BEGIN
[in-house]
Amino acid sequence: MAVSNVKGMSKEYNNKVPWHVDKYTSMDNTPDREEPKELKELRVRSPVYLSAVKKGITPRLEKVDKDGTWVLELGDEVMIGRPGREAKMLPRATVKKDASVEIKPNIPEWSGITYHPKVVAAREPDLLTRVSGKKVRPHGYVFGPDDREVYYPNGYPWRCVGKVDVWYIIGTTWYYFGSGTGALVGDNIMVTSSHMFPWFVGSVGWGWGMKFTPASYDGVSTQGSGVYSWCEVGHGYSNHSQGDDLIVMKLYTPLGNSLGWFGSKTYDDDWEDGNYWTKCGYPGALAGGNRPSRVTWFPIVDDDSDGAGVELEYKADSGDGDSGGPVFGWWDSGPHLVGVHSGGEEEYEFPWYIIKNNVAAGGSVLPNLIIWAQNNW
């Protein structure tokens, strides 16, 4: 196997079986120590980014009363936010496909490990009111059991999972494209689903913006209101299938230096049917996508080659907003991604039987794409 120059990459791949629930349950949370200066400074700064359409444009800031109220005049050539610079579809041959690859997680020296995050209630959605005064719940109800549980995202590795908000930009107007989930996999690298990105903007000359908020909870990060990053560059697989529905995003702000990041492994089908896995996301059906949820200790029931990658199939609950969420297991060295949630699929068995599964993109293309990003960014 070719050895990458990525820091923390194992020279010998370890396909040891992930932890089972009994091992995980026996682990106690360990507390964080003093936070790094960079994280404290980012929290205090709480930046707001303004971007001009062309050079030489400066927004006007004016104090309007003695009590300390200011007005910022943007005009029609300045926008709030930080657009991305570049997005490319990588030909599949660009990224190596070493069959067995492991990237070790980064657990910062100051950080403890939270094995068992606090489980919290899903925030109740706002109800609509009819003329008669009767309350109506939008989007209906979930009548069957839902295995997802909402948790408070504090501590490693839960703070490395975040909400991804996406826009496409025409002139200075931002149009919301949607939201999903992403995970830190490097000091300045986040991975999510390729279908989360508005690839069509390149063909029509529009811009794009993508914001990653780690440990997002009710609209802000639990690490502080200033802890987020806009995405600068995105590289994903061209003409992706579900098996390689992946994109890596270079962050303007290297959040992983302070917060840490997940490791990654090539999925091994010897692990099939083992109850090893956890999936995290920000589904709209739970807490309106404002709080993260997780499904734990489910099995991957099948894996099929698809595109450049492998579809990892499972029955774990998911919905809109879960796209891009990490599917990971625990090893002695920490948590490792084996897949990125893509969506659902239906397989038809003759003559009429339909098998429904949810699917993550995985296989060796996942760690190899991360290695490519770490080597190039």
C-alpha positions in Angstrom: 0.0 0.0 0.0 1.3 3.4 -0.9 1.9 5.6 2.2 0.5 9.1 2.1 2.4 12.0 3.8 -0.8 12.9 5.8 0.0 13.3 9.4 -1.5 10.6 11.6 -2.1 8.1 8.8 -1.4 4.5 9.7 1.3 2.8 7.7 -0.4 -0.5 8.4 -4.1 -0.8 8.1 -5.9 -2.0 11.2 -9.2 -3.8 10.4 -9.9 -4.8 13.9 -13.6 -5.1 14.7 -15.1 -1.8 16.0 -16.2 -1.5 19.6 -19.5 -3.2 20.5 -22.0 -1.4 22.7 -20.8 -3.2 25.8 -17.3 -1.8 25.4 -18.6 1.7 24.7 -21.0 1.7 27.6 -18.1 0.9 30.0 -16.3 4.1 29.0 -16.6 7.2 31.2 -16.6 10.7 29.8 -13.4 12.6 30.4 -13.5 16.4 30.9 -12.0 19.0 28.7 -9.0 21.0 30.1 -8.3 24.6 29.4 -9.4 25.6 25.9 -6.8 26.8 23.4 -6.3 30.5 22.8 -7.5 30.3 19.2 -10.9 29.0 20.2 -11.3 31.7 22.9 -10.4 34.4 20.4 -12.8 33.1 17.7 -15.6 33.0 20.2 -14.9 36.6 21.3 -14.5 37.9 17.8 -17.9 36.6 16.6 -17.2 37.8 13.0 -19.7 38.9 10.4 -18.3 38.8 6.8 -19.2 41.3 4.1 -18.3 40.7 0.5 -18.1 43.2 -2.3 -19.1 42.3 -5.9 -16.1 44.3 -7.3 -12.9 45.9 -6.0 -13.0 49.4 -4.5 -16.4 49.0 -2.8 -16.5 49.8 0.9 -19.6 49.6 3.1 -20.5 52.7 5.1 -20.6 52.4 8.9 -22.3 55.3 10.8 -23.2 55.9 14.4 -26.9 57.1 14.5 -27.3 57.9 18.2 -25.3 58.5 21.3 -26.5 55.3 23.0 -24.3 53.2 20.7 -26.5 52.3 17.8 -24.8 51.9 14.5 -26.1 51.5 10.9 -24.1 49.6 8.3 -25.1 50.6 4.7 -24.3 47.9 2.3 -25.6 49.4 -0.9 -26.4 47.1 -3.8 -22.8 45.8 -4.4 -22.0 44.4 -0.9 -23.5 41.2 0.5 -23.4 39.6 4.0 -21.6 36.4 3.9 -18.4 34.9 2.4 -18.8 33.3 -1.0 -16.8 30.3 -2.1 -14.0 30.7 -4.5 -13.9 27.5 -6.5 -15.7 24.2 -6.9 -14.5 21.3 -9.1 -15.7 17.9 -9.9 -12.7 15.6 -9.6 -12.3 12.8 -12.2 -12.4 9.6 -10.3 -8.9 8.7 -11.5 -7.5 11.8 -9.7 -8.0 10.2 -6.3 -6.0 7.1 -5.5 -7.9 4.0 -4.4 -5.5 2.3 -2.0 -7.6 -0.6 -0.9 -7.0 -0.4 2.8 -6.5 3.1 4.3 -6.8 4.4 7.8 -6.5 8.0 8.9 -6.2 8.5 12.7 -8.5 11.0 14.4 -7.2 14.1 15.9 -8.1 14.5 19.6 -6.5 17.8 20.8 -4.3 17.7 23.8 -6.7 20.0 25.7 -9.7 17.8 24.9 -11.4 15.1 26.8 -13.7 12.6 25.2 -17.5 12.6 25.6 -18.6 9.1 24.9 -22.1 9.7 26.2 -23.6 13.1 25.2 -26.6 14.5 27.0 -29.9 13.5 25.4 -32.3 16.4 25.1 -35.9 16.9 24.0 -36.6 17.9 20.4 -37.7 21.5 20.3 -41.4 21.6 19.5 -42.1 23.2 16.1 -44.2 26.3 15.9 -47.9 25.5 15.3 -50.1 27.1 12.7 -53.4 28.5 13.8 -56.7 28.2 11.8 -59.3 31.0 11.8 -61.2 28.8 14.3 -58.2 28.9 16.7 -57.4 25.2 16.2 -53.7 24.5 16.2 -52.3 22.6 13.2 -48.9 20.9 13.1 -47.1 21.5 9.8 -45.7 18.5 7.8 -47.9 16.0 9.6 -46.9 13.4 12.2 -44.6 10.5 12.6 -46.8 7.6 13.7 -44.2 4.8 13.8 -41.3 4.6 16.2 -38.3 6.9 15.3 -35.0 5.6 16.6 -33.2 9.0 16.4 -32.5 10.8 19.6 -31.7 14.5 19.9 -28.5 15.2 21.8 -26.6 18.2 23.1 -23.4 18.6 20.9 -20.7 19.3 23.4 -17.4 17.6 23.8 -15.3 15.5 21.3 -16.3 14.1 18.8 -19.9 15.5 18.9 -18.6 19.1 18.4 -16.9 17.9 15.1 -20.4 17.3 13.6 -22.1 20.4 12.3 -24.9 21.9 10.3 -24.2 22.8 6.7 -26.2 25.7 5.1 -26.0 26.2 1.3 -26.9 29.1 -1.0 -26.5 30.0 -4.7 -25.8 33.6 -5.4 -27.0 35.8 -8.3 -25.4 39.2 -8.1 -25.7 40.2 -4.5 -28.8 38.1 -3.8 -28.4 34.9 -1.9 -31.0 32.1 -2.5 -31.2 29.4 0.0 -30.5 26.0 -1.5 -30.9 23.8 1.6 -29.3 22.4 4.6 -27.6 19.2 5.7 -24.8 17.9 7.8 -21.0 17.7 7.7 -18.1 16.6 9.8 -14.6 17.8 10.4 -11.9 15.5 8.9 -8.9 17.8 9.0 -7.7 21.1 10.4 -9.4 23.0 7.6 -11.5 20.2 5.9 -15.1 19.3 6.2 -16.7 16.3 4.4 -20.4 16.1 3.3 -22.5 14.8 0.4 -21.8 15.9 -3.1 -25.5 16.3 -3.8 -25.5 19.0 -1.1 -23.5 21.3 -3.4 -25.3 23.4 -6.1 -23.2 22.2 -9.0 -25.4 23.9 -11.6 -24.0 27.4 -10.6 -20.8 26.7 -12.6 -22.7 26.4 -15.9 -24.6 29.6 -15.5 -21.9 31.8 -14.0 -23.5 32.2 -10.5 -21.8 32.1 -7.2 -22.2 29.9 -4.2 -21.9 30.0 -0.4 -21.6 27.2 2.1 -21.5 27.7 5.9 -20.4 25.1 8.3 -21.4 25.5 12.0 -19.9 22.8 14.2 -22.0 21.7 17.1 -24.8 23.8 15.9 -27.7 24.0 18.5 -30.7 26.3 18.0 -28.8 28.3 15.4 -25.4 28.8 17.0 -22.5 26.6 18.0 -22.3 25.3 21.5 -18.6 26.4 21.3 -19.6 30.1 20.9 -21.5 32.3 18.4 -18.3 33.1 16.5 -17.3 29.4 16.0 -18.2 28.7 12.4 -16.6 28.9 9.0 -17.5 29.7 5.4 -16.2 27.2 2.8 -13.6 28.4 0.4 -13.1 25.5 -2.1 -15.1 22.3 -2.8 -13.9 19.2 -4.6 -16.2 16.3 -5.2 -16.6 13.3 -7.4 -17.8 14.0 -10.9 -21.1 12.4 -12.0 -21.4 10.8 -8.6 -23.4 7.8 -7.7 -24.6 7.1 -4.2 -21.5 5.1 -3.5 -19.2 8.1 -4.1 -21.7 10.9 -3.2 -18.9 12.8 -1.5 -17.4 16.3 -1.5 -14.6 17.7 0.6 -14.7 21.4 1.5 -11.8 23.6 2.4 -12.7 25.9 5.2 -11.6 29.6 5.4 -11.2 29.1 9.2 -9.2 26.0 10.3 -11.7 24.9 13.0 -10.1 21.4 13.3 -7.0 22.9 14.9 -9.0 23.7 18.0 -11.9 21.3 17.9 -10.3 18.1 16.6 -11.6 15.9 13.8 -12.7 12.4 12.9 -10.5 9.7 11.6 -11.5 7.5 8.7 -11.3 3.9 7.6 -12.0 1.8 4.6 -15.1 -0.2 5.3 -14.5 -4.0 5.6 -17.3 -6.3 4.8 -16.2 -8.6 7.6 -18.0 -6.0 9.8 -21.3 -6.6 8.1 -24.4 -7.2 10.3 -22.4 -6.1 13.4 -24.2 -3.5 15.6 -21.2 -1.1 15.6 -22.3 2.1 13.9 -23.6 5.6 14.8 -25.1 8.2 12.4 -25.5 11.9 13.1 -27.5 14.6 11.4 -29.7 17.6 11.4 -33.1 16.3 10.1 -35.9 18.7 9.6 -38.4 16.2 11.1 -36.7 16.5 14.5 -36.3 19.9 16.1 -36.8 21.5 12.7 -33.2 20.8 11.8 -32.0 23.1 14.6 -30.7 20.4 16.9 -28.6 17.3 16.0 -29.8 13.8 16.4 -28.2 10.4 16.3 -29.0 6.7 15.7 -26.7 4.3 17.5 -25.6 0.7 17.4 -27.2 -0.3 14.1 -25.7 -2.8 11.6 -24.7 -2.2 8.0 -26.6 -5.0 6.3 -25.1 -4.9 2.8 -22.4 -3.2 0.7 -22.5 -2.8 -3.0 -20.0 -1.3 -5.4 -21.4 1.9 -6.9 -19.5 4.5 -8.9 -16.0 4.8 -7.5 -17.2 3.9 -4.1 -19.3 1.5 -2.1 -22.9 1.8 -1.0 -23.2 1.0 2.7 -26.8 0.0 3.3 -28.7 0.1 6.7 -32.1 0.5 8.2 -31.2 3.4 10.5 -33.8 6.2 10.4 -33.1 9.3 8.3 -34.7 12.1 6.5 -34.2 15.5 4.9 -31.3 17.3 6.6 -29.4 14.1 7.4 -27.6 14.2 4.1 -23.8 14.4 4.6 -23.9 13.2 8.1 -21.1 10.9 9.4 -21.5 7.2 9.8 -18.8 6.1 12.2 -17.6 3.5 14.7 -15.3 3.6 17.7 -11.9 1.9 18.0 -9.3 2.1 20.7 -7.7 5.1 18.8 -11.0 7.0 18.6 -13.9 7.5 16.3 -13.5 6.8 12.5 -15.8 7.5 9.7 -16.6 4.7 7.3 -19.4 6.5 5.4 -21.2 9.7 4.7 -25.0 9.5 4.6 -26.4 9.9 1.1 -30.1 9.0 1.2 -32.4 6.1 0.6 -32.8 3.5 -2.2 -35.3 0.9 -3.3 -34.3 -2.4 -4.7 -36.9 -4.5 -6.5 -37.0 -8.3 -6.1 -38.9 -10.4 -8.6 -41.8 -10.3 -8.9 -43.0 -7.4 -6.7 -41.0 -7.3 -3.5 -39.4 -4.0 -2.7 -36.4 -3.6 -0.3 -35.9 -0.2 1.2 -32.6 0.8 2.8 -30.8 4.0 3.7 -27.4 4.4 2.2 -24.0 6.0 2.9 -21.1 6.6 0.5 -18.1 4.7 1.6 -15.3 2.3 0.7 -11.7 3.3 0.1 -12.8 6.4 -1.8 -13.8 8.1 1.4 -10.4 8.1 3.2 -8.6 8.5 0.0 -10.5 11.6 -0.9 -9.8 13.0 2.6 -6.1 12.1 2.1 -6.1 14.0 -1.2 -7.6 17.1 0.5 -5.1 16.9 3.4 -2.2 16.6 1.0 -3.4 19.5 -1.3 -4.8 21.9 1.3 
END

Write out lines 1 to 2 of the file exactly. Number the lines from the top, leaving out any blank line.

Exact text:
[in-house]
Amino acid sequence: MAVSNVKGMSKEYNNKVPWHVDKYTSMDNTPDREEPKELKELRVRSPVYLSAVKKGITPRLEKVDKDGTWVLELGDEVMIGRPGREAKMLPRATVKKDASVEIKPNIPEWSGITYHPKVVAAREPDLLTRVSGKKVRPHGYVFGPDDREVYYPNGYPWRCVGKVDVWYIIGTTWYYFGSGTGALVGDNIMVTSSHMFPWFVGSVGWGWGMKFTPASYDGVSTQGSGVYSWCEVGHGYSNHSQGDDLIVMKLYTPLGNSLGWFGSKTYDDDWEDGNYWTKCGYPGALAGGNRPSRVTWFPIVDDDSDGAGVELEYKADSGDGDSGGPVFGWWDSGPHLVGVHSGGEEEYEFPWYIIKNNVAAGGSVLPNLIIWAQNNW